- Systematics is the branch of biology that deals with the classification systems and nomenclature of living organisms.
- Systematics is the basis of understanding evolution process of life
FIELDS OF SYSTEMATICS
The study of systematics is comprised of three distinctive fields which aid in the classification of organisms:
- Identification is used to recognize the correct place of an organism in a system of classification.
- It is done with the aid of keys. An identification key, also termed as a taxonomic key, is a useful means of identifying unknown organisms. Keys are used for identification and are based on the alternate characters.
- Classification is the system of arranging organisms into relevant groups.
- Classification system helps the scientists to organize these organisms so that they can be studied easily.
- Classification in Systematics can be divided into two closely related and interconnected levels of classification:
- Taxonomic classification (known as the Linnaean System)
- Phylogenetic classification
- This type of classification groups living things together based on shared traits i.e. what they look like or what their bodies do.
- For example, animals that lay eggs and have scales are called reptiles, and animals that have live births and have fur or hair are called mammals.
- More specifically, all humans share the same characteristics and belong to a group (taxon) of the genus Homo, and species sapiens.
- This type of classification uses the taxonomic names and further groups organisms on the basis of their evolutionary relationships
- If you were to introduce someone to a group of people, you might start with his/her names (taxonomic classification), and then describe whose sister, brother, uncle, friend the person is or a total stranger (phylogeny).
- Nomenclature is the system of naming organisms for easy identification.
- Using the scientific name, an organism can easily be identified as well as information about its taxon can be derived from the name as well
TYPES OF NOMENCLATURE
- Binomial nomenclature
- Polynomials nomenclature
- Trinomial nomenclature
- Binomial nomenclature is a binomial system of naming an organism.
- Each organism’s name consists of two parts, the first name is genus and it starts with capital letter.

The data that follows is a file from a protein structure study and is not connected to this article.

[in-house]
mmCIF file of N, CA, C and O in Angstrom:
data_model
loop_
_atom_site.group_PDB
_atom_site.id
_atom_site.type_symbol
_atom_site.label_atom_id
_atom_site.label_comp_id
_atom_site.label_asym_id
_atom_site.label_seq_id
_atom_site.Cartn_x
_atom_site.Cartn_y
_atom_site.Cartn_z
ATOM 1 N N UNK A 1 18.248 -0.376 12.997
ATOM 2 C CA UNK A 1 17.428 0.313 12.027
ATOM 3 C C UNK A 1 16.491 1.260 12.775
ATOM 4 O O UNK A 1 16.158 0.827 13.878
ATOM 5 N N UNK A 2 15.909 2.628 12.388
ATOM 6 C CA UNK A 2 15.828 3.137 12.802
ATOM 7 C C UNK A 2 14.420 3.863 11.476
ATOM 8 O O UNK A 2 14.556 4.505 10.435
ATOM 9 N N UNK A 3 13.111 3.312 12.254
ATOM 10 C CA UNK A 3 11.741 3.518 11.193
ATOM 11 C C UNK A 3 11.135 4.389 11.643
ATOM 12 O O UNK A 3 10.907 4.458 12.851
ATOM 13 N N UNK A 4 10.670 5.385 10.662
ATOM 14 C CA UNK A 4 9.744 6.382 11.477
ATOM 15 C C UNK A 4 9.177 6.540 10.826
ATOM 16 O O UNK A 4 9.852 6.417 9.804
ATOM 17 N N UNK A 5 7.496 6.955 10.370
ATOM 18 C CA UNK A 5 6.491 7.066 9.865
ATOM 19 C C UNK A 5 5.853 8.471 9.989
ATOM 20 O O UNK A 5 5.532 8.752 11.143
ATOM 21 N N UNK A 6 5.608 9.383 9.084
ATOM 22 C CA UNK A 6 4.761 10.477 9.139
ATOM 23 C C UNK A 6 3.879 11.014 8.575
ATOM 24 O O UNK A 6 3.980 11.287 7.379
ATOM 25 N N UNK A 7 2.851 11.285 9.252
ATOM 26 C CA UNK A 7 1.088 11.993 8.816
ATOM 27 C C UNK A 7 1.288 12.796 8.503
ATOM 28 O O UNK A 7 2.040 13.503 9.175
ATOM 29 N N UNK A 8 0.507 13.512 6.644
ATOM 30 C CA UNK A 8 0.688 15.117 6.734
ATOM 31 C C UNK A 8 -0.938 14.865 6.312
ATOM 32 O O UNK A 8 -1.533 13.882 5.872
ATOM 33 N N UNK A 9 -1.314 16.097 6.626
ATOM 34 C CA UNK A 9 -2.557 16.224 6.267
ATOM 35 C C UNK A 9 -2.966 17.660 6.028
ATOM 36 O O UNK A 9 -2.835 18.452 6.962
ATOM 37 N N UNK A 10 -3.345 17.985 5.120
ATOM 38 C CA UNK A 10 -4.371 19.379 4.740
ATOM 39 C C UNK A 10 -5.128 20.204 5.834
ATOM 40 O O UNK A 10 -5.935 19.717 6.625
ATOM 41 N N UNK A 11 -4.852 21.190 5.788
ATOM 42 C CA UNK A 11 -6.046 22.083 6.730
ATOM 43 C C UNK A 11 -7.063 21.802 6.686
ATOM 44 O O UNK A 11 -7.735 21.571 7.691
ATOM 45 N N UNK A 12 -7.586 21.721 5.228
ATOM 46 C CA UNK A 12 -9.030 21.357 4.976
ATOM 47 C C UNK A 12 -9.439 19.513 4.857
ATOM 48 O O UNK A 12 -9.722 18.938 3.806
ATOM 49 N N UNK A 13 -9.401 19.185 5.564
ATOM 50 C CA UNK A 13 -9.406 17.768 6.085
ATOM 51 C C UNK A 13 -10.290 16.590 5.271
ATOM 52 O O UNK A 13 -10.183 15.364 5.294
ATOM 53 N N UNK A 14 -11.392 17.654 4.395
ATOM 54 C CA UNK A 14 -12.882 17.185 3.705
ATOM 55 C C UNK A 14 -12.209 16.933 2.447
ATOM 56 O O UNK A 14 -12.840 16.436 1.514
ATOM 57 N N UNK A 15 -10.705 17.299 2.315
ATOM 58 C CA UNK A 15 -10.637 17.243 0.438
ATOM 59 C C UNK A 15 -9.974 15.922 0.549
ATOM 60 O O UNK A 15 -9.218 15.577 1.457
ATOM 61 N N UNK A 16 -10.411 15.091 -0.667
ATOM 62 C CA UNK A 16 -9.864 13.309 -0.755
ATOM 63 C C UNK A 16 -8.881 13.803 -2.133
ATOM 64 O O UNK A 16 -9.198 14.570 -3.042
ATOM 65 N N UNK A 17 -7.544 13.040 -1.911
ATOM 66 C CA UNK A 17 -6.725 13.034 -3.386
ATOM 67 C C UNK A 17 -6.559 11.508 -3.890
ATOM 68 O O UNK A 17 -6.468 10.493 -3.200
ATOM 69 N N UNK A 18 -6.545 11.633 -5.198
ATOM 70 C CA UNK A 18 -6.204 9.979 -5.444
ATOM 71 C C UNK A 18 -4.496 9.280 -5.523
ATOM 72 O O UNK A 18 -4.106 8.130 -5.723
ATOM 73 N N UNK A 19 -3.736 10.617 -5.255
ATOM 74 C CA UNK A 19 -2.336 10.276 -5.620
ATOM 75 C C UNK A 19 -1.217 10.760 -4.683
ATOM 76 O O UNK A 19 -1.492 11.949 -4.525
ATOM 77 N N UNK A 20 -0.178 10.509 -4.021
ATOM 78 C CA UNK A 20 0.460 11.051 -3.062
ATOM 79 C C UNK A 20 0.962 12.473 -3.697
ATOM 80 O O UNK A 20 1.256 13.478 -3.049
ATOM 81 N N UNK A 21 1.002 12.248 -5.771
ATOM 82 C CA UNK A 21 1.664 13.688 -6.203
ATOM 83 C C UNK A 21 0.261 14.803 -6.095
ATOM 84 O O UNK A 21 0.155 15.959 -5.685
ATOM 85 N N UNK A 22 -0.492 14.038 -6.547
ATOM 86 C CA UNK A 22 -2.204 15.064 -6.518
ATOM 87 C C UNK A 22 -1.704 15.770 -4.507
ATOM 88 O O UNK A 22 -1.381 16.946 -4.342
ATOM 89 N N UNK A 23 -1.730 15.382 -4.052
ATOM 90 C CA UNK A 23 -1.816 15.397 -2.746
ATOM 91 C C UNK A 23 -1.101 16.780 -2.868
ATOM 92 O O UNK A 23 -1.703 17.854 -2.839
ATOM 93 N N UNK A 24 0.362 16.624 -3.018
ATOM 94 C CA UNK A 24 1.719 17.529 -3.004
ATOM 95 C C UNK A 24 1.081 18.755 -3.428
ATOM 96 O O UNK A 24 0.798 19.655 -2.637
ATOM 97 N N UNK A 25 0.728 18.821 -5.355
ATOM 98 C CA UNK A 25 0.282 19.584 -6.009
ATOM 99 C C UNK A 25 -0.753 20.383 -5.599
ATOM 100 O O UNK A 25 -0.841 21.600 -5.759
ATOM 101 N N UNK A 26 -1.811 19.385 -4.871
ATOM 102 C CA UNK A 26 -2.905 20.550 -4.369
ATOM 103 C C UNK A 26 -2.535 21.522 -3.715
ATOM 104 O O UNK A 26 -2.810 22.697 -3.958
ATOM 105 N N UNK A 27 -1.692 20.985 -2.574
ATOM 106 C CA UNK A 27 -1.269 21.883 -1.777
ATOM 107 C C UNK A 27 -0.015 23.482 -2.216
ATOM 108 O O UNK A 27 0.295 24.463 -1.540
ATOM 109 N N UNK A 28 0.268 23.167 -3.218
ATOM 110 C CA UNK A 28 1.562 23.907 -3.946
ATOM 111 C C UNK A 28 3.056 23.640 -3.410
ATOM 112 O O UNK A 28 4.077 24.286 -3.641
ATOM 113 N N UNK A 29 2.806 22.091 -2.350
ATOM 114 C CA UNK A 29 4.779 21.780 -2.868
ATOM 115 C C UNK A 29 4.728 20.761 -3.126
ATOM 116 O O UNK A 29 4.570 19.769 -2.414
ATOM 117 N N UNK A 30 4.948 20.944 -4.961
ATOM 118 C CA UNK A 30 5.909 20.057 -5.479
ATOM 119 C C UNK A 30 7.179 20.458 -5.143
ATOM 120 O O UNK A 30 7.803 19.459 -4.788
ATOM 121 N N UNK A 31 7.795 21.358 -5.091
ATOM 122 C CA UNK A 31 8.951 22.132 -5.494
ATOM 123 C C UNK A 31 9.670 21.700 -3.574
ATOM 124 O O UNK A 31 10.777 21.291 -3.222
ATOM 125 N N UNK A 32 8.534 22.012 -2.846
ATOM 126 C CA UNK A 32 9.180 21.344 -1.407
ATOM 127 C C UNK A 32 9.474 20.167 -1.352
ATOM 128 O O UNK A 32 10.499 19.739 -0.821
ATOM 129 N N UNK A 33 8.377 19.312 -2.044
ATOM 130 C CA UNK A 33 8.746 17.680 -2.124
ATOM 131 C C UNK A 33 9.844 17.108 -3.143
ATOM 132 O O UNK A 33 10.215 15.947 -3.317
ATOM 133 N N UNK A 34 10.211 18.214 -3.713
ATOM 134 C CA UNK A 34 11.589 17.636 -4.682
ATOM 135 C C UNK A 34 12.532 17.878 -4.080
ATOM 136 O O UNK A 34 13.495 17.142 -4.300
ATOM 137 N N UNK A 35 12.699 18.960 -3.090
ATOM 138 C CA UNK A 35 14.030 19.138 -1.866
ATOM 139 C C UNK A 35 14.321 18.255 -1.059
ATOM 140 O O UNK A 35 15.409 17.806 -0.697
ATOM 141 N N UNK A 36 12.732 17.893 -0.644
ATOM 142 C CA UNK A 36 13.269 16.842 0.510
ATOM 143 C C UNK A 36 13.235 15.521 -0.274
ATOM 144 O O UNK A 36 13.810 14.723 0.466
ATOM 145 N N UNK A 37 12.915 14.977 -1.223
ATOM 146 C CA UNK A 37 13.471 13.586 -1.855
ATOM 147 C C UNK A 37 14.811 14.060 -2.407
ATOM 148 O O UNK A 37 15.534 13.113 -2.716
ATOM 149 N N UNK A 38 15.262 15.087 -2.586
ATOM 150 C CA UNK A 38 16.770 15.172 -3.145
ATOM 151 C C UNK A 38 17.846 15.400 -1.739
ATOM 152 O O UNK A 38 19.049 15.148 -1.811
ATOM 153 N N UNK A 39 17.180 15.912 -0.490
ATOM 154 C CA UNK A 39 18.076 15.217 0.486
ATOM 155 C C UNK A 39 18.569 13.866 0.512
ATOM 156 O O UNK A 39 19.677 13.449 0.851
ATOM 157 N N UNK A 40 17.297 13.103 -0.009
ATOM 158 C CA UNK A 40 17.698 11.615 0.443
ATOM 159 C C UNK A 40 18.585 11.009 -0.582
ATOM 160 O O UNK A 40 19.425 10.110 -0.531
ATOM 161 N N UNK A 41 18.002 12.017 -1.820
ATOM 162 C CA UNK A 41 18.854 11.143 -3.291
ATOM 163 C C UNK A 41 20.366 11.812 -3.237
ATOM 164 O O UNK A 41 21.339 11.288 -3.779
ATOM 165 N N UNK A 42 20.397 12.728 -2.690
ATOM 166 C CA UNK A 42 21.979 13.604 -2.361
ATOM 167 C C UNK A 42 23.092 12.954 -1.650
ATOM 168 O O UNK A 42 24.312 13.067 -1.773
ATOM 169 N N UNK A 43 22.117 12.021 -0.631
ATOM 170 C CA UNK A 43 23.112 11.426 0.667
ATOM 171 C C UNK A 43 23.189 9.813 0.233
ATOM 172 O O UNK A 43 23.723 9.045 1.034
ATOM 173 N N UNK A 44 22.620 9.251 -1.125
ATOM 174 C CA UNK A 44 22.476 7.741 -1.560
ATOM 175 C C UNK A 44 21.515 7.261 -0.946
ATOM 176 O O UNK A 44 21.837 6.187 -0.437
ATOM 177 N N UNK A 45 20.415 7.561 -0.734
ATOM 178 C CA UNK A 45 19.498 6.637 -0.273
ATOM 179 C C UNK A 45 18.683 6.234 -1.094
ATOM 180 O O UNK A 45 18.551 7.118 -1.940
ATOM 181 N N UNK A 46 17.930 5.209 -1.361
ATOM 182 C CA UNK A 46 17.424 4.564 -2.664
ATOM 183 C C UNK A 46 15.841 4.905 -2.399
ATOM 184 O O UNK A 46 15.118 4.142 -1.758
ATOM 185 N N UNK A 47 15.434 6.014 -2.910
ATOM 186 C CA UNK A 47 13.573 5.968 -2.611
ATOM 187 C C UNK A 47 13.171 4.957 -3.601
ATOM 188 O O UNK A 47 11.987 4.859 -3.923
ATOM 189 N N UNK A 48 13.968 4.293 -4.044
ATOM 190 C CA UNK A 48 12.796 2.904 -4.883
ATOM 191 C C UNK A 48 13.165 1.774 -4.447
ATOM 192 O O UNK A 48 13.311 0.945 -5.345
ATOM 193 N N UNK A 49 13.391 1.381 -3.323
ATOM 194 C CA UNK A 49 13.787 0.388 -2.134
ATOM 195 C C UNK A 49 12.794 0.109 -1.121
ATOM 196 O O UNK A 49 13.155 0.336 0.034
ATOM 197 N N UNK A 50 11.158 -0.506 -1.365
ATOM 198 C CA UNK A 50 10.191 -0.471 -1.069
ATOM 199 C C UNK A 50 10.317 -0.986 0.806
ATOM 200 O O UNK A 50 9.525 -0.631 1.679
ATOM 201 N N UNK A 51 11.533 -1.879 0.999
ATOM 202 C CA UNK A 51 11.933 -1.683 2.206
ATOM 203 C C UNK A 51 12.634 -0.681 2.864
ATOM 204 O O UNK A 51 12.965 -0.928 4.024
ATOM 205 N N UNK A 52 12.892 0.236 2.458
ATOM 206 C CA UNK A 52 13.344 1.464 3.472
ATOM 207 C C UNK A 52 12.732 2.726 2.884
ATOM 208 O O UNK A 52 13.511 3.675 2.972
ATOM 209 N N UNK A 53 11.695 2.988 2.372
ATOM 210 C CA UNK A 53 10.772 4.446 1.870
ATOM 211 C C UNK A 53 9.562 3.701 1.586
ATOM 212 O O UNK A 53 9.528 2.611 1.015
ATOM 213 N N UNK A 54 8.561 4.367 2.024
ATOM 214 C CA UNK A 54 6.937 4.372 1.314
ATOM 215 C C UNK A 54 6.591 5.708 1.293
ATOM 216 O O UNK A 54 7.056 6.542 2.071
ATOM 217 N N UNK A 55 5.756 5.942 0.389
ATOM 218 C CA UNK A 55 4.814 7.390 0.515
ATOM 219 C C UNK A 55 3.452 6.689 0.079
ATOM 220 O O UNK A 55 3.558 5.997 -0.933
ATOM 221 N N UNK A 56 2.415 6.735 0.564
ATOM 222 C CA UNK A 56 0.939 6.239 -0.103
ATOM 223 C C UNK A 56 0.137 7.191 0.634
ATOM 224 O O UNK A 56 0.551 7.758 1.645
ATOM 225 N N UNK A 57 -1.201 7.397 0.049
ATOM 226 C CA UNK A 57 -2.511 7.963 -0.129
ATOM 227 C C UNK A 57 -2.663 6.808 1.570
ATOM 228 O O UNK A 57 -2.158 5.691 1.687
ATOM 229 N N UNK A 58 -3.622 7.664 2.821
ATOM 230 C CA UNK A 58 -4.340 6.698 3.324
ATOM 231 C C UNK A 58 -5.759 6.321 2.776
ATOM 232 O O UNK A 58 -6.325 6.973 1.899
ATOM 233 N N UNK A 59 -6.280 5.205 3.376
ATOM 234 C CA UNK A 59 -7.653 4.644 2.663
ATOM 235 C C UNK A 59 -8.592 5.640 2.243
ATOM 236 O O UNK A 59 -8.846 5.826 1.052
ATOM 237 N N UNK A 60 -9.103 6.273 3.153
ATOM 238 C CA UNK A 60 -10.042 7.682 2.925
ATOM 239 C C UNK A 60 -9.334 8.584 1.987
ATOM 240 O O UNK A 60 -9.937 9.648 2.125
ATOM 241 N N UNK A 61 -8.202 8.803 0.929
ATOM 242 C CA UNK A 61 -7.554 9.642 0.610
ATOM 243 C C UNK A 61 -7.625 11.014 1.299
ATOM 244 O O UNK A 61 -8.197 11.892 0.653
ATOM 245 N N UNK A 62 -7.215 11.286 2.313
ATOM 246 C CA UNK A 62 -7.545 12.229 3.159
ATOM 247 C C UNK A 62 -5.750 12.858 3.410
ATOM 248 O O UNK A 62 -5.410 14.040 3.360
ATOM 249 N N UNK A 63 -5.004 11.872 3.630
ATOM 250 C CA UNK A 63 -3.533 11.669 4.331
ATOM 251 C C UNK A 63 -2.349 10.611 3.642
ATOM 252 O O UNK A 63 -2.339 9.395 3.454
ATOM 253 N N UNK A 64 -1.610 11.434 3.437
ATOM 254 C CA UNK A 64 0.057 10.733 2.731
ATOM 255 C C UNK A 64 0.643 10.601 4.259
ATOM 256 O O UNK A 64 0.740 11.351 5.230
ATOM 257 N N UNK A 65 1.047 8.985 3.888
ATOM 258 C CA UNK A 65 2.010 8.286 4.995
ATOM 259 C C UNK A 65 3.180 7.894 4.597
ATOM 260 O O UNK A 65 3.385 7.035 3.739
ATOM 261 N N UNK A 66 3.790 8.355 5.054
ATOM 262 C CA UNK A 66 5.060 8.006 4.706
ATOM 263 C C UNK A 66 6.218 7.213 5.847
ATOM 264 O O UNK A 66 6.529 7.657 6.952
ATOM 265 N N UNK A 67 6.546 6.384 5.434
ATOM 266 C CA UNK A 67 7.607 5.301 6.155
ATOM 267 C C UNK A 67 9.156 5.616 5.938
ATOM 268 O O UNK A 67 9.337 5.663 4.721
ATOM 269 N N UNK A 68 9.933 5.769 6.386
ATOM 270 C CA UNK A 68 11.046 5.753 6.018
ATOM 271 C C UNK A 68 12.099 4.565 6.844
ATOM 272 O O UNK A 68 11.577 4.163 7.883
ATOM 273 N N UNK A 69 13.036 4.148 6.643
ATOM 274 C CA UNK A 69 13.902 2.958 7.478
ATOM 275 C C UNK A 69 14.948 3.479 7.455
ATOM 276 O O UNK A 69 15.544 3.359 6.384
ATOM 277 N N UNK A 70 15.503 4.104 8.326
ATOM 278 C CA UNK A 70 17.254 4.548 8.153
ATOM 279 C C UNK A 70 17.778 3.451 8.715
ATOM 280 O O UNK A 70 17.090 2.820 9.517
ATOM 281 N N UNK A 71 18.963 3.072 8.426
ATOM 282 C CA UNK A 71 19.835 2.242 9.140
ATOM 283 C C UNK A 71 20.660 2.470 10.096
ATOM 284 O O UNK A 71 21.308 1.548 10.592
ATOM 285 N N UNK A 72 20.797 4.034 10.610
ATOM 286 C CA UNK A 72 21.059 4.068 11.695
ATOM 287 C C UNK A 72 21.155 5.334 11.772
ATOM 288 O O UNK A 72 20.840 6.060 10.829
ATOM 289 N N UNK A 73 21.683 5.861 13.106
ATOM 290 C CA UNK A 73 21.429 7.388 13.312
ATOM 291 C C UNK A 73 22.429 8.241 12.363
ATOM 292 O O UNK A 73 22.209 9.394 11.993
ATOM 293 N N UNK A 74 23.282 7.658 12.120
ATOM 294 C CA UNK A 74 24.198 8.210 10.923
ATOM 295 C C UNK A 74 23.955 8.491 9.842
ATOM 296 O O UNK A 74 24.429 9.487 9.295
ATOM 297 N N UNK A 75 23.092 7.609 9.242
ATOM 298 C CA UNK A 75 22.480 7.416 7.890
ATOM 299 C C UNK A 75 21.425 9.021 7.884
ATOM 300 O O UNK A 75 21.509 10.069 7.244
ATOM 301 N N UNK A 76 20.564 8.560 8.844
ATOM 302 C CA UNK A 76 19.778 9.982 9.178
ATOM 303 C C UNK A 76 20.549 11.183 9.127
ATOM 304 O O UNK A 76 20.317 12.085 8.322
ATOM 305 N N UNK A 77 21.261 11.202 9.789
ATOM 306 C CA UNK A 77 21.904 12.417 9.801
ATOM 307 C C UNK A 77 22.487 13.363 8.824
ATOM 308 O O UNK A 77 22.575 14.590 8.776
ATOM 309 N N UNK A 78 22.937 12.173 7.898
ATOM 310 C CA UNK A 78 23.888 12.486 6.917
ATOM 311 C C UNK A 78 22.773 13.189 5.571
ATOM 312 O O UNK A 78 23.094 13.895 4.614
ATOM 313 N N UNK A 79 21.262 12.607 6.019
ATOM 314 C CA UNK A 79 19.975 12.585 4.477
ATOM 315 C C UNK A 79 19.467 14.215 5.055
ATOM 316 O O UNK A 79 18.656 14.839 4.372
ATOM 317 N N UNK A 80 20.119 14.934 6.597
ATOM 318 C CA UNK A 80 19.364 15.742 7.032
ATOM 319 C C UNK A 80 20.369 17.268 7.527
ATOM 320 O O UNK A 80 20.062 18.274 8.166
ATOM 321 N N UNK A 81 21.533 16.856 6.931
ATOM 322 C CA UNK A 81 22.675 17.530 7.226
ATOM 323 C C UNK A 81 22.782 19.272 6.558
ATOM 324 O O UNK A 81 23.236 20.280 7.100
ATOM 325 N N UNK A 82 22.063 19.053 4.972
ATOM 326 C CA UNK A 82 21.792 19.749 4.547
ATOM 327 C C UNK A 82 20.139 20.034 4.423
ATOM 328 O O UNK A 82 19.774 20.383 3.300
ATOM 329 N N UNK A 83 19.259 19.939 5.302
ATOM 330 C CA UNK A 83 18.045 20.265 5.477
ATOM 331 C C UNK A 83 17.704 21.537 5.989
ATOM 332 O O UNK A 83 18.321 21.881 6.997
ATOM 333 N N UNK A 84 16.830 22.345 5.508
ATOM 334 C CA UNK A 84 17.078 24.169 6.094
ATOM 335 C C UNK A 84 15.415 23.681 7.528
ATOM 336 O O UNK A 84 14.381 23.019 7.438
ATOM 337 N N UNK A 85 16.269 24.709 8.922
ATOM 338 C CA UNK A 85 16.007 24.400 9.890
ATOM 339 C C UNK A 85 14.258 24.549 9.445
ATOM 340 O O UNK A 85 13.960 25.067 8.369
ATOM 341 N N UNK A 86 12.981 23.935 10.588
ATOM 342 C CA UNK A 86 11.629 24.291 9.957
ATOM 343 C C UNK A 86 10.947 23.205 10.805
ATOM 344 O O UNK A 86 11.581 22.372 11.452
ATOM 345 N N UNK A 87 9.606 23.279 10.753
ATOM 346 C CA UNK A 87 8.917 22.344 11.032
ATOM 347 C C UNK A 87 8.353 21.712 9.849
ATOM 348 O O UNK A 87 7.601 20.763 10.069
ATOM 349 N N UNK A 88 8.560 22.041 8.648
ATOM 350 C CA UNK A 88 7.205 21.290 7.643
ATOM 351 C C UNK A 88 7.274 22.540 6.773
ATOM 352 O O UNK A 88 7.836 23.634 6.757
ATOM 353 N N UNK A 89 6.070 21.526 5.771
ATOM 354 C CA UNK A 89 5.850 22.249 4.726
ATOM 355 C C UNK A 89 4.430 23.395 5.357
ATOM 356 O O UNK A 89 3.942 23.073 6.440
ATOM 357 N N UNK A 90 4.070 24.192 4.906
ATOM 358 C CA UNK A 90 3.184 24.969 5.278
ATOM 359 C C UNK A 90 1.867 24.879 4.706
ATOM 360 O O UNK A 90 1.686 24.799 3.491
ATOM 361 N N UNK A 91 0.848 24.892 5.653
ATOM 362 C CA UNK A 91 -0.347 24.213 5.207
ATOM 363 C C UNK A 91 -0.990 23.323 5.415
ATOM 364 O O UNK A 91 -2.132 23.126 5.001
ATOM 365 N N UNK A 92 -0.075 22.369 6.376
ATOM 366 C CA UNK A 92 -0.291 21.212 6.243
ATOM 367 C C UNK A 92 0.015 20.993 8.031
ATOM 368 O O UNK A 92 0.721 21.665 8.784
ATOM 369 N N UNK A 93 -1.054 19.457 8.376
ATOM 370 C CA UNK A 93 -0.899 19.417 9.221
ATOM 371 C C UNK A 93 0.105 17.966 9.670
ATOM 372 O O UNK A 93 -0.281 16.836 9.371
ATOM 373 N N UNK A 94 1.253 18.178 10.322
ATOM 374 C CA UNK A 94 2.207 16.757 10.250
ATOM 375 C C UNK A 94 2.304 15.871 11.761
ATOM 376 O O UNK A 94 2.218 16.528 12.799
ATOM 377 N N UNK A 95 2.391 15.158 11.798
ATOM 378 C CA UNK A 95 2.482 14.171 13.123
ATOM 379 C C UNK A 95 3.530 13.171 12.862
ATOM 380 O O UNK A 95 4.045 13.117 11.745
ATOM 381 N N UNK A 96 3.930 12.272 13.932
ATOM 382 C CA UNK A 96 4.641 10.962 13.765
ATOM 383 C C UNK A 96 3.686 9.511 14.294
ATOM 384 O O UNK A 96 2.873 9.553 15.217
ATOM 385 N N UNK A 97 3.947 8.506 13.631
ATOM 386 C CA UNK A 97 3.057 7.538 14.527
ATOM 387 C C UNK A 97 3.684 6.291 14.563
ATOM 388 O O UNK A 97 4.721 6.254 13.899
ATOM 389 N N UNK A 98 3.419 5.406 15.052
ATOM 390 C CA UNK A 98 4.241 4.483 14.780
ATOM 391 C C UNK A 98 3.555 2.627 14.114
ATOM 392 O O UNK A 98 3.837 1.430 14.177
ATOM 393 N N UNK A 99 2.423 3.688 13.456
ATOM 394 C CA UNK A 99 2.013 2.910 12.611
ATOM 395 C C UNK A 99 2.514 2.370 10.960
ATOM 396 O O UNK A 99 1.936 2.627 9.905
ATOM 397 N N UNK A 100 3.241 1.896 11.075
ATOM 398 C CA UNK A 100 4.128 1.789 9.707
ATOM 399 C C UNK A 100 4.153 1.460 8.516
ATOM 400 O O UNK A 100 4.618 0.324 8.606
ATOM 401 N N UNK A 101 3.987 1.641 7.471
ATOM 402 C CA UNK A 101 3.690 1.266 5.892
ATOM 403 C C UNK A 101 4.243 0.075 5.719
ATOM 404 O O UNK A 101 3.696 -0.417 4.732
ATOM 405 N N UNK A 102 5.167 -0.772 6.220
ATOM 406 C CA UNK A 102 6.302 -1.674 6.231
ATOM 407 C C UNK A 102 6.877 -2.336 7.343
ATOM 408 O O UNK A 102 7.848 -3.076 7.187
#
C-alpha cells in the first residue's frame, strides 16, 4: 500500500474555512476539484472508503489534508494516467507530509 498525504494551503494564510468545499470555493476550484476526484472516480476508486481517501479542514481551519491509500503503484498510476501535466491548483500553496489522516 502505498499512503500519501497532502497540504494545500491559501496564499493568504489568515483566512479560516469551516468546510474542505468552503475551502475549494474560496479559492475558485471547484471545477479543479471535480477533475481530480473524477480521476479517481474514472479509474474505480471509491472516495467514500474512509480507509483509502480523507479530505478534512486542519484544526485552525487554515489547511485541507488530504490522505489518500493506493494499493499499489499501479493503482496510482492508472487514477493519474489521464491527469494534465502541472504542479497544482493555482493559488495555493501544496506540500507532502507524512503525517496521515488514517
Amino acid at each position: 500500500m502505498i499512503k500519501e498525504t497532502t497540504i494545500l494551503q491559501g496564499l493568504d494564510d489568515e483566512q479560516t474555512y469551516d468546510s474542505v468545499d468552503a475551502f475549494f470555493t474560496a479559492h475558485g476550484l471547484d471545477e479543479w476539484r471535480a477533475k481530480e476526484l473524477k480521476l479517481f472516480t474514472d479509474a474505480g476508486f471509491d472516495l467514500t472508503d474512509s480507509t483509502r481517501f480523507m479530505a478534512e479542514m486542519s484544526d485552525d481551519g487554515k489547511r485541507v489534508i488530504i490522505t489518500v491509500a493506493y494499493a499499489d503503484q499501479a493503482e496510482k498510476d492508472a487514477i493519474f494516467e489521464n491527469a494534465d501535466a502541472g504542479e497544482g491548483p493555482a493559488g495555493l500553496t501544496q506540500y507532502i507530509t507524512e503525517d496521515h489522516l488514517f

- The second part’s name is species and it starts with the small letter.
- This system was developed by Carolus Linnaeus and is used by biologists all over the world.
- Mangifera indica (Mango); here Mangifera is the generic name and indica is the specie name.
- In terms of zoology, it is called binary nomenclature.
- While in botanical terms, it is called a binomial classification system.
RULES FOR BINOMIAL NOMENCLATURE
There are certain rules for naming and classifying organisms to avoid any confusion and error:
- Names should be in Greek or Latin language.
- Generic name begins with capital letter (Mangifera) and is placed before species name, while species name begins with a small letter (indica).
- The scientific name should be either underlined or italicized.
- Name of the author should be written after species name in an abbreviated form. e.g., Homo sapiens Linn.
- It indicates that the species is first described by Linnaeus.
- Before 1750, a polynomial nomenclature system was used.
- In this nomenclature, the organism’s name consists of a series of Latin descriptive words.
This system, devised by Lamarck, the organism is given a name consisting of three words i.e. genus, species, subspecies
FOR EXAMPLE: Brassica oleracea capitata (cabbage)
CODES OF BIOLOGICAL NOMENCLATURE
There are five codes of nomenclature which help to evade errors,
Duplication and uncertainty in scientific names:
- International Code of Botanical Nomenclature (ICBN)
- International Code of Zoological Nomenclature (ICZN),
- International Code of Bacteriological Nomenclature (IC Вас N),
- International Code of Viral Nomenclature (ICVN) and
- International Code of Nomenclature for Cultivated Plants (ICNCP).
DIFFERENCE BETWEEN TAXONOMY AND SYSTEMATICS
- Arihant’s handbook of biology. The living world. Page no: 1-6.
- NCERT biology; textbook for class 11. The living world. Page no: 1-62.